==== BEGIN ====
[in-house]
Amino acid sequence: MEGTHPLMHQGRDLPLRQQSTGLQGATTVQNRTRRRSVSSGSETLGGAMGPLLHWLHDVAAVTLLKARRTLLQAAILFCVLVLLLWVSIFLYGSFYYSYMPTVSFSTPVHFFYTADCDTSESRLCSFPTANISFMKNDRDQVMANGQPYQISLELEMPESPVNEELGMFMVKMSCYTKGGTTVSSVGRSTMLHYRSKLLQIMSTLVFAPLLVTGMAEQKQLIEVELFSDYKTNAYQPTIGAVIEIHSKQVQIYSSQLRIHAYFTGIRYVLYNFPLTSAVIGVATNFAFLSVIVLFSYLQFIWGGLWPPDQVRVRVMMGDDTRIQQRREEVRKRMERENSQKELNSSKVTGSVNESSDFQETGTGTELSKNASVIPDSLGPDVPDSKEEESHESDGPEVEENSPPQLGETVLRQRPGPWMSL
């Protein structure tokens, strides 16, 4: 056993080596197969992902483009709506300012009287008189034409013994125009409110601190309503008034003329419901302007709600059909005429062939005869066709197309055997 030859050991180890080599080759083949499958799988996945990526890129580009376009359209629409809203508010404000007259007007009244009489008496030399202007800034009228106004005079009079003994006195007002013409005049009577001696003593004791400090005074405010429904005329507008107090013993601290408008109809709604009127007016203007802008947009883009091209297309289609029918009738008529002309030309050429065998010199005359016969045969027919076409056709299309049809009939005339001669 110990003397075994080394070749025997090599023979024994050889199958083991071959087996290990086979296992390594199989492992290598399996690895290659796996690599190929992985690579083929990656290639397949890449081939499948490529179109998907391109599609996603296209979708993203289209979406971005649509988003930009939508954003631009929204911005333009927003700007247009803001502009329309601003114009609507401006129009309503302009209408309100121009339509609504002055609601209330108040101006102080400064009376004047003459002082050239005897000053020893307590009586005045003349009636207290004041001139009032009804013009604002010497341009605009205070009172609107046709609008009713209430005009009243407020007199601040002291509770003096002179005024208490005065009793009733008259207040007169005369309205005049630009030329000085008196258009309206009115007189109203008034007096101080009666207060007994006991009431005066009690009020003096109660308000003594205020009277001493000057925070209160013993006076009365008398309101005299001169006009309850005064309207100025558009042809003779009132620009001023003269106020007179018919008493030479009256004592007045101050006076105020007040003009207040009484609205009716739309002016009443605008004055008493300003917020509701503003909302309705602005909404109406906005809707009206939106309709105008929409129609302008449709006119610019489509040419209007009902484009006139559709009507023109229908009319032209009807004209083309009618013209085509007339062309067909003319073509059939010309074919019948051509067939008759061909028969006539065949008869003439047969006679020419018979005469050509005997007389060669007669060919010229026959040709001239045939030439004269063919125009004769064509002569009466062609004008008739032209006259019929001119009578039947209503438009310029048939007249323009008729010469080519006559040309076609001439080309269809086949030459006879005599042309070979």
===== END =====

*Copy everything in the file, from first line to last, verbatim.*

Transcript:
[in-house]
Amino acid sequence: MEGTHPLMHQGRDLPLRQQSTGLQGATTVQNRTRRRSVSSGSETLGGAMGPLLHWLHDVAAVTLLKARRTLLQAAILFCVLVLLLWVSIFLYGSFYYSYMPTVSFSTPVHFFYTADCDTSESRLCSFPTANISFMKNDRDQVMANGQPYQISLELEMPESPVNEELGMFMVKMSCYTKGGTTVSSVGRSTMLHYRSKLLQIMSTLVFAPLLVTGMAEQKQLIEVELFSDYKTNAYQPTIGAVIEIHSKQVQIYSSQLRIHAYFTGIRYVLYNFPLTSAVIGVATNFAFLSVIVLFSYLQFIWGGLWPPDQVRVRVMMGDDTRIQQRREEVRKRMERENSQKELNSSKVTGSVNESSDFQETGTGTELSKNASVIPDSLGPDVPDSKEEESHESDGPEVEENSPPQLGETVLRQRPGPWMSL
């Protein structure tokens, strides 16, 4: 056993080596197969992902483009709506300012009287008189034409013994125009409110601190309503008034003329419901302007709600059909005429062939005869066709197309055997 030859050991180890080599080759083949499958799988996945990526890129580009376009359209629409809203508010404000007259007007009244009489008496030399202007800034009228106004005079009079003994006195007002013409005049009577001696003593004791400090005074405010429904005329507008107090013993601290408008109809709604009127007016203007802008947009883009091209297309289609029918009738008529002309030309050429065998010199005359016969045969027919076409056709299309049809009939005339001669 110990003397075994080394070749025997090599023979024994050889199958083991071959087996290990086979296992390594199989492992290598399996690895290659796996690599190929992985690579083929990656290639397949890449081939499948490529179109998907391109599609996603296209979708993203289209979406971005649509988003930009939508954003631009929204911005333009927003700007247009803001502009329309601003114009609507401006129009309503302009209408309100121009339509609504002055609601209330108040101006102080400064009376004047003459002082050239005897000053020893307590009586005045003349009636207290004041001139009032009804013009604002010497341009605009205070009172609107046709609008009713209430005009009243407020007199601040002291509770003096002179005024208490005065009793009733008259207040007169005369309205005049630009030329000085008196258009309206009115007189109203008034007096101080009666207060007994006991009431005066009690009020003096109660308000003594205020009277001493000057925070209160013993006076009365008398309101005299001169006009309850005064309207100025558009042809003779009132620009001023003269106020007179018919008493030479009256004592007045101050006076105020007040003009207040009484609205009716739309002016009443605008004055008493300003917020509701503003909302309705602005909404109406906005809707009206939106309709105008929409129609302008449709006119610019489509040419209007009902484009006139559709009507023109229908009319032209009807004209083309009618013209085509007339062309067909003319073509059939010309074919019948051509067939008759061909028969006539065949008869003439047969006679020419018979005469050509005997007389060669007669060919010229026959040709001239045939030439004269063919125009004769064509002569009466062609004008008739032209006259019929001119009578039947209503438009310029048939007249323009008729010469080519006559040309076609001439080309269809086949030459006879005599042309070979």